SAN FRANCISCO – The biggest story Wednesday won’t be which players won their opening match at the WGC-Cadillac Match Play.
It’ll be those who lost and now can’t afford another miscue if they want to reach the knockout stage at Harding Park.
That there even is a possible safety net for the world’s best is what makes this week’s event one of the most intriguing tournaments on the schedule.
Since its inception, the Match Play has peaked on Wednesday, when the top seeds squared off against guys with nothing to lose. Upsets ruled the day, and it only got less interesting from there.
That win-or-go-home mantra is a hit in college basketball, but only because there is a greater disparity between the Nos. 1 and 16 seeds. Golf is a star-driven sport, and it doesn’t benefit anyone – particularly the fans – when the best players are sent packing early.
Remember 2013? Both Tiger Woods and Rory McIlroy had skipped town by sundown Wednesday. Last year, three of the top four players in the world didn’t even bother to show up at Dove Mountain, ranked near the bottom of everyone’s list of favorite venues.
Now everyone gets at least three cracks, for better or worse.
“I can see why we’re doing it – there’s been some big upsets and disappointments over the years,” Henrik Stenson said. “But for me, match play is do or die. You lose, you go home. When you’re done, you’re done. Whoever is the strongest and playing the best and having the best breaks for the week, he’s the one who wins it.”
This new system may be less Darwinian, but it at least promises three days of exposure for the world’s best while keeping the thrill of single elimination when the stakes are the highest.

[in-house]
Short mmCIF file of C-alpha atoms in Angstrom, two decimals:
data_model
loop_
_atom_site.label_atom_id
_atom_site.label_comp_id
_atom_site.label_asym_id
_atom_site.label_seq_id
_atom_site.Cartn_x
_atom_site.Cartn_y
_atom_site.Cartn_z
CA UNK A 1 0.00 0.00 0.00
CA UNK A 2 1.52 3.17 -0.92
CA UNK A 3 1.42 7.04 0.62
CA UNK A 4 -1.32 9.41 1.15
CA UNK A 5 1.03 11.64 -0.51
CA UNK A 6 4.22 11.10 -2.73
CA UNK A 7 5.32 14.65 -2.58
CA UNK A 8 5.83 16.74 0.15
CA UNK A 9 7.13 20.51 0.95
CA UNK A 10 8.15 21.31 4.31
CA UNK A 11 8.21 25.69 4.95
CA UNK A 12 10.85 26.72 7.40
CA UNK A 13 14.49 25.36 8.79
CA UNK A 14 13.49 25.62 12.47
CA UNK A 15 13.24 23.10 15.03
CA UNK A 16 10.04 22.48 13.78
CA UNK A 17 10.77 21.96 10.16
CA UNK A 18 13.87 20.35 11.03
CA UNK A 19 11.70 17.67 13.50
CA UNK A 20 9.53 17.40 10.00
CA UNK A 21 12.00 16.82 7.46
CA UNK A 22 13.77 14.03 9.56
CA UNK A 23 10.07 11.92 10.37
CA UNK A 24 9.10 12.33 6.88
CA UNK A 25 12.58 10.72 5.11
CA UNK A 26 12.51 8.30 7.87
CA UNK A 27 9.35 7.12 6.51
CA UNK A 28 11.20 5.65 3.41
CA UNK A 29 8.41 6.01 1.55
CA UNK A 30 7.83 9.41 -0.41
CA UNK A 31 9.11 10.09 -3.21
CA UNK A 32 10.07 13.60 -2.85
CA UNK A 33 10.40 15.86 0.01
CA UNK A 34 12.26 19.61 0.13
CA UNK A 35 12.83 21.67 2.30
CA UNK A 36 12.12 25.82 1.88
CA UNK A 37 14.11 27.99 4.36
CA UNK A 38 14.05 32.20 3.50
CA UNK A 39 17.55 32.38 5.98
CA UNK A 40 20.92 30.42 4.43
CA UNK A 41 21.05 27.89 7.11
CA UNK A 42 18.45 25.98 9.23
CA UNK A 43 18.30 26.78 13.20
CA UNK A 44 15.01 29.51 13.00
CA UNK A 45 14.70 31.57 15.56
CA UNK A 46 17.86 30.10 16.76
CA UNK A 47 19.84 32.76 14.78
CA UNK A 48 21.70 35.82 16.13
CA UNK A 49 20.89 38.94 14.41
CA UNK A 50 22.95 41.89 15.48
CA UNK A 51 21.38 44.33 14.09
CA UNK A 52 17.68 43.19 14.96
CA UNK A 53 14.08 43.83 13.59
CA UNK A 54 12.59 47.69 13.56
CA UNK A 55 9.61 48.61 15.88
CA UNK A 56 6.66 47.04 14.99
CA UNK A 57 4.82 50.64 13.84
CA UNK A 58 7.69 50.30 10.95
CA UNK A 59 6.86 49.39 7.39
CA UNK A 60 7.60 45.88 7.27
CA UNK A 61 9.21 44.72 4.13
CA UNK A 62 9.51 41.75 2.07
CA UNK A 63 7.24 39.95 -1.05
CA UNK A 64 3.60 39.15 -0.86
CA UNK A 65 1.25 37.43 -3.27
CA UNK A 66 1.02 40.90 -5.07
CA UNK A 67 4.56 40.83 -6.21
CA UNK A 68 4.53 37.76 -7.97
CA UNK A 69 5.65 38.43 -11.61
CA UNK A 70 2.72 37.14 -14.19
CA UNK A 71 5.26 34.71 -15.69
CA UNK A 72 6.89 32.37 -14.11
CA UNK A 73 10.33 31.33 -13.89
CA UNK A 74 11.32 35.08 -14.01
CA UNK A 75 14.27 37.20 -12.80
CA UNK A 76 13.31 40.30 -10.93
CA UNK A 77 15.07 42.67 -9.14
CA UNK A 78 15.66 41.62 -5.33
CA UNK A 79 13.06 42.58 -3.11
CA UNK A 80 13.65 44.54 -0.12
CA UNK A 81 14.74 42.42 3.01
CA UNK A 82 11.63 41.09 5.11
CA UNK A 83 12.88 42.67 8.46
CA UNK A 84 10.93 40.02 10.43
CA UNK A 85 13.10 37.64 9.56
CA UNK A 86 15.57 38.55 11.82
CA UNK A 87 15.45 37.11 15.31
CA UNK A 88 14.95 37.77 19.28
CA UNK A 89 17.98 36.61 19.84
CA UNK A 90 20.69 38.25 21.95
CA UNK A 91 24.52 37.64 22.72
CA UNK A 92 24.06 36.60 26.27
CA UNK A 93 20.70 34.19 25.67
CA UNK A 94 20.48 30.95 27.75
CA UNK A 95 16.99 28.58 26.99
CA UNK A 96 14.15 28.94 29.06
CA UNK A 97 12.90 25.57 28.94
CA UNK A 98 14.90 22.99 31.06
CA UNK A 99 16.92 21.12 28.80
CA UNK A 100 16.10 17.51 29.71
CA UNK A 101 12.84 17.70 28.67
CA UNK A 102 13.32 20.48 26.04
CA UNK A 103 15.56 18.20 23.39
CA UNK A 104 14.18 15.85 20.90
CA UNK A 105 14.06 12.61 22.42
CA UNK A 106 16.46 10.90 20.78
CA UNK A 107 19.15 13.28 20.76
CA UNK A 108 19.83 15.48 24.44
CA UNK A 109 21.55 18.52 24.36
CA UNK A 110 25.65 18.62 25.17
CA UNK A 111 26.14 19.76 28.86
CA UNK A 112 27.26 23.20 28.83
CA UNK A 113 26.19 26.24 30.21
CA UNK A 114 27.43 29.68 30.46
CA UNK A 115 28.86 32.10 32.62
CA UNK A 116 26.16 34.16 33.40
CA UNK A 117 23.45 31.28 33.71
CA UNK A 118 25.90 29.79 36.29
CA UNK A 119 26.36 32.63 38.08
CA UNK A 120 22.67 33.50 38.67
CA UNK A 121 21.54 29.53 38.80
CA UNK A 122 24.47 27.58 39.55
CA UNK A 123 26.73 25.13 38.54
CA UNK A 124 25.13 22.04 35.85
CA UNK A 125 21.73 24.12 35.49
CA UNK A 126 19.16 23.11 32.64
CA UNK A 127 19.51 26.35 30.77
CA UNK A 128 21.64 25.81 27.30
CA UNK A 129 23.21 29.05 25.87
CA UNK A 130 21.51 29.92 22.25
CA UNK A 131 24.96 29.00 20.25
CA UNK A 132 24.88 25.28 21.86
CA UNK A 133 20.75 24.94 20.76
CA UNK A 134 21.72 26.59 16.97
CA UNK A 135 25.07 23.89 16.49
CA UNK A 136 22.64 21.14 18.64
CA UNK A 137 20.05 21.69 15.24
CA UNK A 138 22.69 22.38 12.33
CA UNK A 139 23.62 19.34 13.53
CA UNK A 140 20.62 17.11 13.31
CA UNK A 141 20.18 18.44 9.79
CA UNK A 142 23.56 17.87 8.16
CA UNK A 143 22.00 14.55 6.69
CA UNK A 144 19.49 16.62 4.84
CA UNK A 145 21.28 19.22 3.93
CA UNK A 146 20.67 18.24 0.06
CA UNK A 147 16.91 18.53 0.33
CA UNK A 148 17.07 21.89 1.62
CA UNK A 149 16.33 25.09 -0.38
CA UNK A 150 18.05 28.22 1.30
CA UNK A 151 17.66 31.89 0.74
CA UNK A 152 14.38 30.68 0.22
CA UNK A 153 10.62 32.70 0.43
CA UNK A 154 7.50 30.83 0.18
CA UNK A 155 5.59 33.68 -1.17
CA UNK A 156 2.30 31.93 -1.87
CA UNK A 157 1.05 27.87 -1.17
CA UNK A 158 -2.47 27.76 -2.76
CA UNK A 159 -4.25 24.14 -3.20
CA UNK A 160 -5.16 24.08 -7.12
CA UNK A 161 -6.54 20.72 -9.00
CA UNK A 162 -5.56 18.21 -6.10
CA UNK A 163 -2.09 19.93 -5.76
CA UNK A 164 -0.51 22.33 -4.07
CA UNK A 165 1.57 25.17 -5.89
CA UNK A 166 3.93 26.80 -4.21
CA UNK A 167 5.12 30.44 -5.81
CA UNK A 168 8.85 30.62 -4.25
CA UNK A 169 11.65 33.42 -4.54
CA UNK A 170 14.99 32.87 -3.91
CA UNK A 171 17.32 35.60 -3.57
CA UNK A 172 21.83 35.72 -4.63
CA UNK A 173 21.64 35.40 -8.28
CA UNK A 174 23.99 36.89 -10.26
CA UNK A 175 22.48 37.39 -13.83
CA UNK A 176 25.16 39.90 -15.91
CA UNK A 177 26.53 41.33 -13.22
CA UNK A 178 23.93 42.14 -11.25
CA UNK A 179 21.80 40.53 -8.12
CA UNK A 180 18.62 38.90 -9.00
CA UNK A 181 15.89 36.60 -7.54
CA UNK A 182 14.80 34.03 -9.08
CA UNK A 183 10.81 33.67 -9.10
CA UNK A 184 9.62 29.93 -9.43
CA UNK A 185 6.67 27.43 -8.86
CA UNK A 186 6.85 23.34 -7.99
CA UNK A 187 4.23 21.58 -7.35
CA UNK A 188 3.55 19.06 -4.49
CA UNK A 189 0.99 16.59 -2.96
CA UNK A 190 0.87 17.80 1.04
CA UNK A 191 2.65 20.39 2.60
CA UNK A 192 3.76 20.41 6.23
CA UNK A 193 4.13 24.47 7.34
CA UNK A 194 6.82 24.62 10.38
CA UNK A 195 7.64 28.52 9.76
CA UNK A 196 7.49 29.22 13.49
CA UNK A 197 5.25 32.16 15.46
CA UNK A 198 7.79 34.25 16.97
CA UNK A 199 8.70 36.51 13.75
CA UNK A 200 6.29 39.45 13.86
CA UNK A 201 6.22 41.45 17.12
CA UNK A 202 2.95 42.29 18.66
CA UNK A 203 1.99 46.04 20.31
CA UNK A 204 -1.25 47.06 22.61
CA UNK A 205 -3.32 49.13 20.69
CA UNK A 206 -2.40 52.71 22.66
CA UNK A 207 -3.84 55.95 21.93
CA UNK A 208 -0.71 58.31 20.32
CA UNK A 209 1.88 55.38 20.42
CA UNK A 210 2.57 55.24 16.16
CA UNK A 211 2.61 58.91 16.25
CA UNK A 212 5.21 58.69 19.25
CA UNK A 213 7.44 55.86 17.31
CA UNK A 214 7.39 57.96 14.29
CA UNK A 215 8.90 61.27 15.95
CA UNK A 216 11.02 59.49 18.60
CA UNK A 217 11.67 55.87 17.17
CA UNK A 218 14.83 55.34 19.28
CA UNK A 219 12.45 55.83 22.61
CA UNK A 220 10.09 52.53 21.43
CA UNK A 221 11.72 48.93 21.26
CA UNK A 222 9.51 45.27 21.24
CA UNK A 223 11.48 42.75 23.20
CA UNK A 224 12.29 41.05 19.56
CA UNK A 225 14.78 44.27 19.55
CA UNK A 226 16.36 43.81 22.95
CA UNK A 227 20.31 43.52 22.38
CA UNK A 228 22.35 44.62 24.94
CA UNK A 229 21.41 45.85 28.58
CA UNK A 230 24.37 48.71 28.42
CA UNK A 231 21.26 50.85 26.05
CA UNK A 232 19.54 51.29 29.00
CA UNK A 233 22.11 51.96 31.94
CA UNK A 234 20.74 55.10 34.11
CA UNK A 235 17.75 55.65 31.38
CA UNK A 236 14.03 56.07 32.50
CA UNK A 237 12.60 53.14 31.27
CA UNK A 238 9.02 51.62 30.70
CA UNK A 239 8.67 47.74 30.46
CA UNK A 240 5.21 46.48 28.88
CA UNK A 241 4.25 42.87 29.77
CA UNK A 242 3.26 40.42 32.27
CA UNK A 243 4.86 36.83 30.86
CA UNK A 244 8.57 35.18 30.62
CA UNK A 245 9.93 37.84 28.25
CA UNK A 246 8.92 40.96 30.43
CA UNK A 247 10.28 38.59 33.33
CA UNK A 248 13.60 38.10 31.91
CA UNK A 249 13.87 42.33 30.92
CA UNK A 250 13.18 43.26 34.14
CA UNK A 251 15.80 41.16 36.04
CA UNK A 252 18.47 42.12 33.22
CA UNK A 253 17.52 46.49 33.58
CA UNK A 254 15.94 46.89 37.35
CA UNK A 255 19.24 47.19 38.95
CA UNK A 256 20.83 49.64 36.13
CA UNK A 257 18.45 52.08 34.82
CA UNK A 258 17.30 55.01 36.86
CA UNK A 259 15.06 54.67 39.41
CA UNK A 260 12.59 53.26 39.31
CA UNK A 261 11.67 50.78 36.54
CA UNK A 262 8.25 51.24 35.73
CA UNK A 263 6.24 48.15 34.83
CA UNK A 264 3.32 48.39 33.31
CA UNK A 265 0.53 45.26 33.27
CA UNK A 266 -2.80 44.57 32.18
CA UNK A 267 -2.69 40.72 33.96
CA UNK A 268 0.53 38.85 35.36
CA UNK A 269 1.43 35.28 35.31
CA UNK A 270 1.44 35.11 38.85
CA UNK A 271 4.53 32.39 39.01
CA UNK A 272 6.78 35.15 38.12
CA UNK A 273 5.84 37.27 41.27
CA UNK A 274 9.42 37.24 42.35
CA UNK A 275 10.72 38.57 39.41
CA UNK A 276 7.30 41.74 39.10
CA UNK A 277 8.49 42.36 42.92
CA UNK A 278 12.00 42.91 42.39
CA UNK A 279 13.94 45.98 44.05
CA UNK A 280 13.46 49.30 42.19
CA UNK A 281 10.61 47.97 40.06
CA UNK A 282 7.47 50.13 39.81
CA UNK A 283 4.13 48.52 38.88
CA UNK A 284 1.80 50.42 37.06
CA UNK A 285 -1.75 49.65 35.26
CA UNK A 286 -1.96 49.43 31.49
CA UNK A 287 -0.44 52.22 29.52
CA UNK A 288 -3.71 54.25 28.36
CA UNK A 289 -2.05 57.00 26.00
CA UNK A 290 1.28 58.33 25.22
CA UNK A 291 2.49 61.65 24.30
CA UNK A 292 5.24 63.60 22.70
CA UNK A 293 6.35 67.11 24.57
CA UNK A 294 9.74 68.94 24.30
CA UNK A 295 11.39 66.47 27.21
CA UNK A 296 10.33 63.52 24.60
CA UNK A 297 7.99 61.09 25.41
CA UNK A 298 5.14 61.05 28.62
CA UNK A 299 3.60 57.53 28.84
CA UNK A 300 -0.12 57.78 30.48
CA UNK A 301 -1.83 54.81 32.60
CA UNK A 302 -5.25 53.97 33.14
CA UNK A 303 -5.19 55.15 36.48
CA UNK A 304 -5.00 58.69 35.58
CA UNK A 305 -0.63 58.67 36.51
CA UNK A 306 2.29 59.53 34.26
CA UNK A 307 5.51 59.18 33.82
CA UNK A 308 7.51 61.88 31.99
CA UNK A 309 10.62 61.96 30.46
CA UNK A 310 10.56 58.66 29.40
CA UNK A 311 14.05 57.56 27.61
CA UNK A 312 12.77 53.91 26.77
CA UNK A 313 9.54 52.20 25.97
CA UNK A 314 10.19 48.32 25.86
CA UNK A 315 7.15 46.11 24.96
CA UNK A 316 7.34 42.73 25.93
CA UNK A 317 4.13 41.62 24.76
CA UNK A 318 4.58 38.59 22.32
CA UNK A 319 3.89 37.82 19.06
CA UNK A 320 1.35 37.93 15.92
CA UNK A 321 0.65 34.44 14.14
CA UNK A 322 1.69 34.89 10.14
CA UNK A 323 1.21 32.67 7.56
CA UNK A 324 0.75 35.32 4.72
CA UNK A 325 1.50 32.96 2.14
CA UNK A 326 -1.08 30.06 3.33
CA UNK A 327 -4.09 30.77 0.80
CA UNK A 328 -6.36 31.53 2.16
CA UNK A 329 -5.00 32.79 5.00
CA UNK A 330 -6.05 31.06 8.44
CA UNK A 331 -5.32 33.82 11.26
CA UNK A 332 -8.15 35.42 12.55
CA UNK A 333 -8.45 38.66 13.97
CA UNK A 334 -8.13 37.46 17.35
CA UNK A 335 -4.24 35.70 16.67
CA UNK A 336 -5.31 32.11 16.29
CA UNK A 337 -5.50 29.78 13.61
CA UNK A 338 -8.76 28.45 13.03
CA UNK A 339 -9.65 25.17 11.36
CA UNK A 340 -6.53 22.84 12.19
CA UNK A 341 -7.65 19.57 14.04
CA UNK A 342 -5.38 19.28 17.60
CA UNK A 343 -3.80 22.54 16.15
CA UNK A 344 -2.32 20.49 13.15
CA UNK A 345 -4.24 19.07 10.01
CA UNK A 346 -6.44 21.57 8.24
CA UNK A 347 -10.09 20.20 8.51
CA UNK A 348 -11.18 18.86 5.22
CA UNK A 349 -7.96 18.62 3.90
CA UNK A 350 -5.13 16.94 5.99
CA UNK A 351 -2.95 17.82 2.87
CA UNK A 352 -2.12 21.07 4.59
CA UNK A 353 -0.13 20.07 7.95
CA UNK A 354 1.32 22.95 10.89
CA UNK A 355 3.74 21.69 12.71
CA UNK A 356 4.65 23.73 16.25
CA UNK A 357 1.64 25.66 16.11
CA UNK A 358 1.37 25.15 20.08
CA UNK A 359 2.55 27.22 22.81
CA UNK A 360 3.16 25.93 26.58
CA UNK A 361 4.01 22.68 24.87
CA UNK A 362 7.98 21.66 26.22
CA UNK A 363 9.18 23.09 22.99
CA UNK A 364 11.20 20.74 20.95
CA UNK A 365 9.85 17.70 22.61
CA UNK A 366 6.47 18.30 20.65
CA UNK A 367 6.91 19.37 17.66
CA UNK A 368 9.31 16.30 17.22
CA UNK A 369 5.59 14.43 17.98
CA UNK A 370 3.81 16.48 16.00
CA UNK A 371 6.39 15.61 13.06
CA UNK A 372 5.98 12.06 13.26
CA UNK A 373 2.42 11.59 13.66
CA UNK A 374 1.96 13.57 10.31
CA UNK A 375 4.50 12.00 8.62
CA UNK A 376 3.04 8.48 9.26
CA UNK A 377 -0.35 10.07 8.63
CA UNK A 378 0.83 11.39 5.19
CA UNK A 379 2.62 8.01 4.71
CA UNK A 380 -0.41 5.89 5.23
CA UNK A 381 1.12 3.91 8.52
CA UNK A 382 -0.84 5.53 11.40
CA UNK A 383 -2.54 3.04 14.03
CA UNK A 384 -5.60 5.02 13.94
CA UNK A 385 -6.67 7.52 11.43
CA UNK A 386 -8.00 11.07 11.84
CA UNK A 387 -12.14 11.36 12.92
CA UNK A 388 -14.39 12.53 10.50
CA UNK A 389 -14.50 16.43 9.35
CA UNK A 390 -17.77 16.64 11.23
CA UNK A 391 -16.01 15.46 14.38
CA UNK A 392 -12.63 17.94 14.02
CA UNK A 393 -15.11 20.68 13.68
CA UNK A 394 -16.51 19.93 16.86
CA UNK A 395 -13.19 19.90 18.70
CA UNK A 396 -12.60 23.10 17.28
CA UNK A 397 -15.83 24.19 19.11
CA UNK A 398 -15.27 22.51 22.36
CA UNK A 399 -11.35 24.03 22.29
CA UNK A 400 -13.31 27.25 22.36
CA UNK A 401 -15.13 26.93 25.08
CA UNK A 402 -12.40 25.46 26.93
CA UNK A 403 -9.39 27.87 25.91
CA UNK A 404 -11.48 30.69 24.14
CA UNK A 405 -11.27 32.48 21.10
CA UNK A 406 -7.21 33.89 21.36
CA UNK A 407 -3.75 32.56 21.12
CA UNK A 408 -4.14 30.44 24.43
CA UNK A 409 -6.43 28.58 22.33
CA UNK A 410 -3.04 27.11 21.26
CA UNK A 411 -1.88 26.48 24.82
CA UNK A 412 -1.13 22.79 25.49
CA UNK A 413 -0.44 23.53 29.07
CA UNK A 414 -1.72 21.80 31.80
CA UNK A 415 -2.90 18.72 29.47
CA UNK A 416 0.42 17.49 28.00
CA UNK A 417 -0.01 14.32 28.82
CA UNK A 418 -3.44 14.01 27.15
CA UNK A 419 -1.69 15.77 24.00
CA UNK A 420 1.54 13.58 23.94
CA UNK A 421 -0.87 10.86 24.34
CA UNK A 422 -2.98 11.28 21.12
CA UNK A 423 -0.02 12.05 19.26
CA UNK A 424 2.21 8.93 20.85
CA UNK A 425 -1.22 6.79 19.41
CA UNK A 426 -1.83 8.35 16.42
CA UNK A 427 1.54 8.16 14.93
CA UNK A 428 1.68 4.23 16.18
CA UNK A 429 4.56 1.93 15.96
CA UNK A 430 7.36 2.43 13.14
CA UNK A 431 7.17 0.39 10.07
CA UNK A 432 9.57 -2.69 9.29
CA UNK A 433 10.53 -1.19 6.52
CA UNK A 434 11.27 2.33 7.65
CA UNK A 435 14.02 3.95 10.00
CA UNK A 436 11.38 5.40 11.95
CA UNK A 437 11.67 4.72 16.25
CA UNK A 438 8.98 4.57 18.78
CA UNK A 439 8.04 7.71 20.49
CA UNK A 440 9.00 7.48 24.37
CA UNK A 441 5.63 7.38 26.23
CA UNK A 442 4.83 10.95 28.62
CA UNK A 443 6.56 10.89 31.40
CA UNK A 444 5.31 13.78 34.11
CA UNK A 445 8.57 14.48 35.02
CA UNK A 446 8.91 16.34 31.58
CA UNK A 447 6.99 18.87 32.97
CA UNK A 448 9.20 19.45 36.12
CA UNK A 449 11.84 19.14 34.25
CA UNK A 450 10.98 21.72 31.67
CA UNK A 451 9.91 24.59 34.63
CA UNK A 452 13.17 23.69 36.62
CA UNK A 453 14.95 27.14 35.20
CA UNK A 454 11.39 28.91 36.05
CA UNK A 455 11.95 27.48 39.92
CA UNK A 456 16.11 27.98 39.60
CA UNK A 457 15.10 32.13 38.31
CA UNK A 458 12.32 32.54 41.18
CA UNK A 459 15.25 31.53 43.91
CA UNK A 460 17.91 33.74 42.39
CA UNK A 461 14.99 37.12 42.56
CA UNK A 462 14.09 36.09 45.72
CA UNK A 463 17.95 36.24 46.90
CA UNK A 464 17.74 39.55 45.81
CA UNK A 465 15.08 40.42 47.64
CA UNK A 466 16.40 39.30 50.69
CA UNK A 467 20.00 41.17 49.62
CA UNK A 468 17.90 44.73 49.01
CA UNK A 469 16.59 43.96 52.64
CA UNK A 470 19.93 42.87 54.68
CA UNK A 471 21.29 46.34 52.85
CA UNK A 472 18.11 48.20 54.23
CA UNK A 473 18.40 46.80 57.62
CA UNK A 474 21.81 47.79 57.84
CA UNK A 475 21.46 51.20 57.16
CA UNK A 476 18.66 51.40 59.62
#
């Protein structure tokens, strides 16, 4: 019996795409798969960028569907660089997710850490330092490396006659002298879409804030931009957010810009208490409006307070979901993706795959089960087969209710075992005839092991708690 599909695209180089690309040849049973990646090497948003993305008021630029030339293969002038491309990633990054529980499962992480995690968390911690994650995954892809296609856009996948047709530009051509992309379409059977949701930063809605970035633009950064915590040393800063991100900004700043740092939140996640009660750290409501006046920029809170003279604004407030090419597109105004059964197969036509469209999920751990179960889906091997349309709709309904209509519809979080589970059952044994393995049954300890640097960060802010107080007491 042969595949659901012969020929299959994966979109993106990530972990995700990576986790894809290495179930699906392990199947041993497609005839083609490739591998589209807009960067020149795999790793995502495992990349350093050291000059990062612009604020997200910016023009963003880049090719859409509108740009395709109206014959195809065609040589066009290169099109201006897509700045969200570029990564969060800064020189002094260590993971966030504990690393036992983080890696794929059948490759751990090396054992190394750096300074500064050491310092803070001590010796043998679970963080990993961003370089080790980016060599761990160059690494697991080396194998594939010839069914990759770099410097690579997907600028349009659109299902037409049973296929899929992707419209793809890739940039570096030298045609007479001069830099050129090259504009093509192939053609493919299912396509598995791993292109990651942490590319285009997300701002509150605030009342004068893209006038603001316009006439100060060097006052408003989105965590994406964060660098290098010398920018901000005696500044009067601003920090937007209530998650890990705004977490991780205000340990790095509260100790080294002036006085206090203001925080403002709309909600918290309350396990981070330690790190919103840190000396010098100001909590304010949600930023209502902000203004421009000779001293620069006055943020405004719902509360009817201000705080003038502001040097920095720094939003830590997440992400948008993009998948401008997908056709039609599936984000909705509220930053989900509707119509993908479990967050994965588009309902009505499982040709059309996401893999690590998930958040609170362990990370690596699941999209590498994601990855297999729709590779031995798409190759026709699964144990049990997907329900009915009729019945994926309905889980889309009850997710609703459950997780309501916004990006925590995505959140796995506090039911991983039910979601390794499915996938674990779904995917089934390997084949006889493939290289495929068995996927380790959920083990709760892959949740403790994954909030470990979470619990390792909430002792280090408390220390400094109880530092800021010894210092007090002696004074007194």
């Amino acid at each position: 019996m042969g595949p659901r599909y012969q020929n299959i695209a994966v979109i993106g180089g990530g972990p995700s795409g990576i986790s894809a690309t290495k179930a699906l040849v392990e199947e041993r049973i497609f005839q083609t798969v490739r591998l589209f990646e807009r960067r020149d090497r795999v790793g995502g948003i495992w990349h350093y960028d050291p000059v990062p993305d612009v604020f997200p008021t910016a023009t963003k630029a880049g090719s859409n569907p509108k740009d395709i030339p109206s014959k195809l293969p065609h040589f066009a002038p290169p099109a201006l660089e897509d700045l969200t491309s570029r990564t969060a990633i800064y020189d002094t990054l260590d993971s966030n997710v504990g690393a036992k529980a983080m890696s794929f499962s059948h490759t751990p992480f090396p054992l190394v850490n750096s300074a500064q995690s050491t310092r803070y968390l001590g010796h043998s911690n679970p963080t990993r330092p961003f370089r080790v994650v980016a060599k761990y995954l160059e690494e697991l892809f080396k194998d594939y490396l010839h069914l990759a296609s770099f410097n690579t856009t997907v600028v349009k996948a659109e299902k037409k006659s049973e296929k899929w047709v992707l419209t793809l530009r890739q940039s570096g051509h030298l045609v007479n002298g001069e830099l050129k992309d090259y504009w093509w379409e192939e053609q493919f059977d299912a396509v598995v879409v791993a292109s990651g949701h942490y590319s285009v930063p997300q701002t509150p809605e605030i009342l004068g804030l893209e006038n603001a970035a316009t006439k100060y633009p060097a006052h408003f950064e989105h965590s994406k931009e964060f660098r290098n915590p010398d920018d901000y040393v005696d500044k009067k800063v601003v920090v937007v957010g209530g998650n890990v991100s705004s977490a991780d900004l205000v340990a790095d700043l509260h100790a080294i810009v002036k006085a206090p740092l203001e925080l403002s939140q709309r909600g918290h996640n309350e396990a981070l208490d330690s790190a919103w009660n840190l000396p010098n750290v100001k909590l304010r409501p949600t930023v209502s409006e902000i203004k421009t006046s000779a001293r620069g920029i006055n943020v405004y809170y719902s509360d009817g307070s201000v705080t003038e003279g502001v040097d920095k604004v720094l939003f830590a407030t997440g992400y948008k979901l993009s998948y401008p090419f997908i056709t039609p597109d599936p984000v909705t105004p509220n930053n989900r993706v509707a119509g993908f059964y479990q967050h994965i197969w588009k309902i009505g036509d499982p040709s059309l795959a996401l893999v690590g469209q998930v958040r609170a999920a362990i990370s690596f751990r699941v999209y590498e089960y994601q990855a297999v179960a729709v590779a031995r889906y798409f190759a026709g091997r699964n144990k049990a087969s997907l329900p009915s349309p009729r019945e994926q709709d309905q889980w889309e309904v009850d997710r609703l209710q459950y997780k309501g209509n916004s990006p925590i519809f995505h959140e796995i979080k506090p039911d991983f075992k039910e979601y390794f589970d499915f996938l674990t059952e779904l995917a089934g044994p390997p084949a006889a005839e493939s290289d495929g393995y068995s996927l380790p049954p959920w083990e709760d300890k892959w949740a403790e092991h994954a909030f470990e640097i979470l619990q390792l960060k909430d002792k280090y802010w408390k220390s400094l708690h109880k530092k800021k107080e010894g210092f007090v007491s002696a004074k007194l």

This pleases the international players, because they won’t fly across the world just to play one lousy round. This pleases the Tour’s stars, because it means that one bad day – or one buzzsaw opponent – won’t necessarily be enough to end their stay. And this most certainly pleases the big-pocketed sponsors, because all 64 players stick around until Friday night.
“If you go out and shoot 67 or 66, and you get beaten on the first day, it still gives you an opportunity,” McIlroy said.
Any of the 64 players assembled here are good enough to win seven consecutive matches, but the format change would seem to favor the better player. The best individuals and teams tend to rise to the top the longer they play. That’s why tennis majors are five sets as opposed to three, and why NBA playoff series are seven games instead of five.
That said, it’s not as though the world’s top player got lucky this week. In the traditional 1-vs.-64 bracket, McIlroy would have, statistically, the easiest route to the finals. Because of the lottery draw, however, he has to face reigning FedEx Cup champion Billy Horschel (world No. 19), Pebble Beach winner Brandt Snedeker (36) and former PGA champion Jason Dufner (56) over the first three days.
McIlroy’s has the lowest combined world ranking of any group (112). On paper, at least, he has the most difficult road to traverse.
“But if you are playing well,” he reasoned, “that’s able to show in a round-robin format like this.”
So what would an opening loss here mean? Two things: A player would likely have to win his next two matches and get some help to advance. Since few will go 3-0 in group play, a two-way tie would be settled by the players’ head-to-head match.
“You certainly have a chance to get lucky if you lose one, but our mindset can’t be like that,” Jordan Spieth said. “In my mind, it’s win or go home.”
The opening day here won’t have quite the same intensity, but only because it’s all building up to Friday. That’s when the A and B players from each group go head-to-head in what could essentially be a play-in game. Even better is the potential for a series of sudden-death playoffs, which would occur if three players in the group had the same record after group play.
“There could be a couple of fun scenarios,” Stenson said.
The European Tour’s Volvo Match Play Championship switched to the round-robin format a few years ago. Though that event hosts only 16 players and there’s more pressure here – a boatload of prize money and world-ranking points are at stake, after all – the goal remains the same.
“You don’t want to lose that first match,” Justin Rose said, “because then it’s an uphill struggle.”
Which is why the losers, not the winners, will be the story on Day 1.